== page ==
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Cathay Pacific’s Asia Miles program has just announced some changes to their frequent flyer program, which kick in as of June 22, 2018. With these changes they’re adjusting the number of miles that members will earn from flights, and are also adjusting the number of miles required to redeem for some flights. Much to my surprise, these changes aren’t actually that bad, and some people may even benefit.
Keep in mind that this program is transfer partners with Amex Membership Rewards and Citi ThankYou, so a lot of people are potentially impacted by this.
Cathay Pacific Asia Miles is adjusting how miles are earned
Cathay Pacific will be adjusting the ways in which they award miles. Previously Cathay Pacific awarded miles based on the distance flown, where you get a percent of miles for the distance flown based on the fare class you’re in. While these changes kick in for flights flown as of June 22, if you booked before that date then you’ll automatically be credited the higher of the two mileage totals (either the old or new rates).
Logically you’d think they’d move to a revenue based program, where they award miles based on how much you spend rather than how much you fly. At least that’s the industry trend. But that’s not what they’re doing.
Instead Asia Miles is moving towards a zone based chart, where you earn miles based on the rough distance of your trip, as follows:
As a point of comparison, previously Cathay Pacific awarded:
- Miles for 150% of the distance flown for first class
- Miles for 125% of the distance flown for business class
- Miles for 110% of the distance flown for premium economy
- Miles for 100% of the distance flown for select economy fares
- Miles for 25% of the distance flown for discounted economy fares
The number of miles earned for travel on partner airlines will remain unchanged, and will be based on a percentage of the distance flown, determined by the cabin and fare class.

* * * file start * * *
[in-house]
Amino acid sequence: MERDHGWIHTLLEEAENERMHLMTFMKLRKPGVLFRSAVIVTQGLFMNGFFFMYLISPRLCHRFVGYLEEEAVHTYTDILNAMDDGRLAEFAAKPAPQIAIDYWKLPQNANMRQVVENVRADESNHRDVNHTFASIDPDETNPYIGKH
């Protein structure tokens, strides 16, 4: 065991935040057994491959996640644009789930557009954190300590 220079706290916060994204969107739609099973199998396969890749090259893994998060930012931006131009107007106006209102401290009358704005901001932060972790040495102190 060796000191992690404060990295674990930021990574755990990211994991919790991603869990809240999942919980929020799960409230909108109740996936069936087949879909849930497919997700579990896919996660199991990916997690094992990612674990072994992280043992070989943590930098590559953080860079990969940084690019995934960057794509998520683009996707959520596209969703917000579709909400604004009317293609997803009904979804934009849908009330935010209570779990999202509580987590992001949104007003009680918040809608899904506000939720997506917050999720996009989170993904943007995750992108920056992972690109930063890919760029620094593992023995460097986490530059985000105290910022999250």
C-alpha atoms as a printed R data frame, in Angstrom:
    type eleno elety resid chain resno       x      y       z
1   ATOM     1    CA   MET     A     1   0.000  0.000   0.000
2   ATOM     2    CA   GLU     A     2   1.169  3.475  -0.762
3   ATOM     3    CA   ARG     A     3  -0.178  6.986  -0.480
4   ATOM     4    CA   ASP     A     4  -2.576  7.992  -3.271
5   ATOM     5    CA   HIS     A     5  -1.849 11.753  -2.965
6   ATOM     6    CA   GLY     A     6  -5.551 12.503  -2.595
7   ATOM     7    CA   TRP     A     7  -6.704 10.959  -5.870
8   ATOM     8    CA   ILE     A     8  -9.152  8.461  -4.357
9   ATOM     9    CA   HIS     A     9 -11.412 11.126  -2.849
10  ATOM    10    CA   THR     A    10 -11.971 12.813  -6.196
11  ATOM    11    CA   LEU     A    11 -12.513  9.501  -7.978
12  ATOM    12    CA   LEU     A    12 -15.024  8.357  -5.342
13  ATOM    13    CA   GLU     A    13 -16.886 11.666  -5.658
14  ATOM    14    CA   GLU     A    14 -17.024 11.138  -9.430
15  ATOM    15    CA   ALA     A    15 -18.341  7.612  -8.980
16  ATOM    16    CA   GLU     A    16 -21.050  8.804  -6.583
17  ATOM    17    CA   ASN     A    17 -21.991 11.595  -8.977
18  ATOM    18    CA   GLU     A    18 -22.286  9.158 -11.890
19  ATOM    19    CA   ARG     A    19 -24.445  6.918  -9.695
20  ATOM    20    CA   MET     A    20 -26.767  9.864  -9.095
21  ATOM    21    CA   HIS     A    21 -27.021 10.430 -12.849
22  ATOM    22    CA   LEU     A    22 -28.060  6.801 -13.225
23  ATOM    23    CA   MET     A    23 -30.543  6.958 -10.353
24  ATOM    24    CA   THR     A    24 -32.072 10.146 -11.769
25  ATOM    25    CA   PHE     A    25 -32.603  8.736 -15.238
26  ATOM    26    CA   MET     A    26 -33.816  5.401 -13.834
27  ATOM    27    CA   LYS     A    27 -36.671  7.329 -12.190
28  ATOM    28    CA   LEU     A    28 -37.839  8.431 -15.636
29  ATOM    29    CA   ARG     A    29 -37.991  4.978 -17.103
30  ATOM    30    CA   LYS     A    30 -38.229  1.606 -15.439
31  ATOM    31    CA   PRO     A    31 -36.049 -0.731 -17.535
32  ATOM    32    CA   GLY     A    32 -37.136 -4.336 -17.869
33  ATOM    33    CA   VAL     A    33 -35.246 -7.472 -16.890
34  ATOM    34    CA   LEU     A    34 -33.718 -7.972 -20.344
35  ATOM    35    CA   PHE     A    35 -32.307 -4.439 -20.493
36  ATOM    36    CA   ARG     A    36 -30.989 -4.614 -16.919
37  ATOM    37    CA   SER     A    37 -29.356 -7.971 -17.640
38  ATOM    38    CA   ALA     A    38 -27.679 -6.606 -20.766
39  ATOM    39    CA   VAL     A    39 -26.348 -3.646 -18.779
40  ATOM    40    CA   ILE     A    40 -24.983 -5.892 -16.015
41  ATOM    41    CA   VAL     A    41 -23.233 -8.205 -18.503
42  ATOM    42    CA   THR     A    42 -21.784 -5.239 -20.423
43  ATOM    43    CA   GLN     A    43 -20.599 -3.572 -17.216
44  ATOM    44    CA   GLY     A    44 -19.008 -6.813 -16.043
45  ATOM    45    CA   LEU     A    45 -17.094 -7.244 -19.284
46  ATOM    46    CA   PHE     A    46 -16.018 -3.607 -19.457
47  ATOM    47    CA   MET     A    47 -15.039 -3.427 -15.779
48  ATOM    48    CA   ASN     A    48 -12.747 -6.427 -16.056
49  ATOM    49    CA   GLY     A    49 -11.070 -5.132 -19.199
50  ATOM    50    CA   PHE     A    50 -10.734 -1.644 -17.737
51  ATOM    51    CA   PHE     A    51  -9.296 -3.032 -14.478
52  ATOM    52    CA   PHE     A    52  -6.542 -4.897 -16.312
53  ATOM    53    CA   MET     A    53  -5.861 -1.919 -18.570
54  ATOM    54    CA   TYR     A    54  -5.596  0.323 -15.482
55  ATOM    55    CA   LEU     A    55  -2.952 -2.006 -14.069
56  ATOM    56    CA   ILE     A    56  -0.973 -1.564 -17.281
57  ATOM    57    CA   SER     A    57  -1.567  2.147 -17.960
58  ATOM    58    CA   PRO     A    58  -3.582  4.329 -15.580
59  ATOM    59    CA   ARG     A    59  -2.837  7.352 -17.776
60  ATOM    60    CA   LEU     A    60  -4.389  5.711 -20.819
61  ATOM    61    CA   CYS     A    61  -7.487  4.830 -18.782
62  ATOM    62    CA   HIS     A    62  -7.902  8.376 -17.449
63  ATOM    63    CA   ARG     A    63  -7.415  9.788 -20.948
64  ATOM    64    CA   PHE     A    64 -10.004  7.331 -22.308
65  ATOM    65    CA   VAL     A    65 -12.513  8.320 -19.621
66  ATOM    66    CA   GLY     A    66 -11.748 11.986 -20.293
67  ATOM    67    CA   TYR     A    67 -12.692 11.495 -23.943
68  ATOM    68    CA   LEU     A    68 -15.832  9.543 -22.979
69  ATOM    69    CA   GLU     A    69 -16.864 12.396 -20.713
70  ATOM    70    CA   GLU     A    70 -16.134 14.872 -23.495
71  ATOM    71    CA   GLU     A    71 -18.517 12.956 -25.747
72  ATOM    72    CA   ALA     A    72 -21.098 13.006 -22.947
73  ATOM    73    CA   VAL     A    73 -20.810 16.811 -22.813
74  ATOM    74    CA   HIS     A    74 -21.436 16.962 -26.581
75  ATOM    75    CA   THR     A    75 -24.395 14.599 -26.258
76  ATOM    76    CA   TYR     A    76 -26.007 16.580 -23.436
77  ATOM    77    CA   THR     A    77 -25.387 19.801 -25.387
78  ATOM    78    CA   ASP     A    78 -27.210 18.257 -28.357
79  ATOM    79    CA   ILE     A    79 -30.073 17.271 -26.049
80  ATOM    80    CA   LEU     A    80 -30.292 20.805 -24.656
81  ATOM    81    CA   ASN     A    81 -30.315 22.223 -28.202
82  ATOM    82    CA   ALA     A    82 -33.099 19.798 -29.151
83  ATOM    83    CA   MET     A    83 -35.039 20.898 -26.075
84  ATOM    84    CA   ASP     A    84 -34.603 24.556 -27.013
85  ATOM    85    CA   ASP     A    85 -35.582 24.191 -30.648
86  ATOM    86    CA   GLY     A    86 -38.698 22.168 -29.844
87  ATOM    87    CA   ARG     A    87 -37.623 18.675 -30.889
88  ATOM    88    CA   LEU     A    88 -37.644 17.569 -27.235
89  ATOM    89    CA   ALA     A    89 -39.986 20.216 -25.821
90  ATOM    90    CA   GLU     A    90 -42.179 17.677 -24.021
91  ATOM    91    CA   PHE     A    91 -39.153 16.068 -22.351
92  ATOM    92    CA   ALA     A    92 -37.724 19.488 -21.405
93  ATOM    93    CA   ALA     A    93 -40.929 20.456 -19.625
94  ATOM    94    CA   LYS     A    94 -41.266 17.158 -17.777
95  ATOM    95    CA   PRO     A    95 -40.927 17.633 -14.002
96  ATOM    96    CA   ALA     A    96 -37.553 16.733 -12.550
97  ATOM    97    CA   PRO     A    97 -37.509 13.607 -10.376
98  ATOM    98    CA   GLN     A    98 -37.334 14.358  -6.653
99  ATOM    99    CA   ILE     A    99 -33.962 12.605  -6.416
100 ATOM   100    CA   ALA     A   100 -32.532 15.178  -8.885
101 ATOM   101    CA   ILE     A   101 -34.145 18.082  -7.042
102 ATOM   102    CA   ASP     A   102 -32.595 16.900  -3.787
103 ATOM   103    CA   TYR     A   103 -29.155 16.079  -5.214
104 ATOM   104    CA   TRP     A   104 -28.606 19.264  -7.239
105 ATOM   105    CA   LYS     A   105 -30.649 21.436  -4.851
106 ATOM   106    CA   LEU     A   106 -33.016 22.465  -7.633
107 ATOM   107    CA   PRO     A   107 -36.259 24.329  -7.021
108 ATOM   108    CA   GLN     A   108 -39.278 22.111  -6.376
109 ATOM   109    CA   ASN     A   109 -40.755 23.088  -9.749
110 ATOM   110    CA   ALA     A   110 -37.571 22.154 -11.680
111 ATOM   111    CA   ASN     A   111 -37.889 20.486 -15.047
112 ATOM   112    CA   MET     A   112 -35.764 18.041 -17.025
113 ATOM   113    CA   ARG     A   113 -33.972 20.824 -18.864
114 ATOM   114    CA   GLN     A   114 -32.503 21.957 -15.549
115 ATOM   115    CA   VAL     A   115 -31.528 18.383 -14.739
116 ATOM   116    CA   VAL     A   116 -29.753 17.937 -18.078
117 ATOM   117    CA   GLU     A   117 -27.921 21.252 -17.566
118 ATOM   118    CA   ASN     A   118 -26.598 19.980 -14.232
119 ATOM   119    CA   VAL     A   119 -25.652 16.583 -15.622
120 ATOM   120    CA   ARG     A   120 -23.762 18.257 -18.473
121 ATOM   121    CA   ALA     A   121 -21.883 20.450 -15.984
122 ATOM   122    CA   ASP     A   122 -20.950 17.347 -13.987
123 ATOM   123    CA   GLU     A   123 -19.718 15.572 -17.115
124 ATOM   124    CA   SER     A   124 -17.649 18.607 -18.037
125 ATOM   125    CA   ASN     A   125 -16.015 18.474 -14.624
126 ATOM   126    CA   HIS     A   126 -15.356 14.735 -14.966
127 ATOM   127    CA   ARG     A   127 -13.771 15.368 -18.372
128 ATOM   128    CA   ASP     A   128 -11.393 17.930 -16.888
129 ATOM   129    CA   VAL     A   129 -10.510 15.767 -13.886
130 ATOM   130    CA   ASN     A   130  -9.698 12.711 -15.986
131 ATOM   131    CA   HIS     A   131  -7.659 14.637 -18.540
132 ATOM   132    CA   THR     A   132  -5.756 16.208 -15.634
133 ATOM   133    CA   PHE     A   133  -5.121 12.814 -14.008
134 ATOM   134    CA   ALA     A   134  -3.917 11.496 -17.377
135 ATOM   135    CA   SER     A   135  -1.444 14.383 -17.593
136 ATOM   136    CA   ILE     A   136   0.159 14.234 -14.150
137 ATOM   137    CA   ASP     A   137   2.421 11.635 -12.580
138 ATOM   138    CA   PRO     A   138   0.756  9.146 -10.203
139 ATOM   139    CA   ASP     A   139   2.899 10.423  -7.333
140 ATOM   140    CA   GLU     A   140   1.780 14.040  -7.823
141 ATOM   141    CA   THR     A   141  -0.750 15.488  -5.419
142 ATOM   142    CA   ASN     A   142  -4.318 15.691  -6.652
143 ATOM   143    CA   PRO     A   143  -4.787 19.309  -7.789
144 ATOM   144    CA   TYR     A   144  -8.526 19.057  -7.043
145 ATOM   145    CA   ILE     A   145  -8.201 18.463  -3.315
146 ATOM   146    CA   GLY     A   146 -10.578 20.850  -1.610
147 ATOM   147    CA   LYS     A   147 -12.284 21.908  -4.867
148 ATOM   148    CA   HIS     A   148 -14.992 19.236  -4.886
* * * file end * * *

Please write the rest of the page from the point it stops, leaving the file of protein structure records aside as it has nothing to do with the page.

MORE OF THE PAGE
Are the changes in mileage earning positive or negative?
Cathay Pacific claims that with these changes, members will earn more miles on 80% of Cathay Pacific and Cathay Dragon tickets. That of course sounds good, though I’m skeptical.
Let’s look at a couple of routes as examples. First let’s look at New York to Hong Kong:
- In paid first class you’d go from earning 12,089 miles to earning 15,230 miles
- In discounted business class you’d go from earning 10,074 miles to earning 10,880 miles
- In discounted premium economy you’d go from earning 8,865 miles to earning 8,700 miles
- In discounted economy you’d go from earning 2,015 miles to earning 4,350 miles
That actually looks pretty good.
On the other end of the spectrum, let’s look at a Taipei to Hong Kong flight:
- In paid first class you’d go from earning 752 miles to earning 1,140 miles
- In discounted business class you’d go from earning 626 miles to earning 810 miles
- In discounted premium economy you’d go from earning 551 miles to earning 650 miles
- In discounted economy you’d go from earning 125 miles to earning 330 miles
While I’ve never in my life credited a mile to Asia Miles, at first glance it does seem like members may earn more miles on most fares under the new system. That won’t be the case across the board, but I have no reason to refute the statistic that 80% of members will earn more miles. This isn’t as bad as a program going revenue based.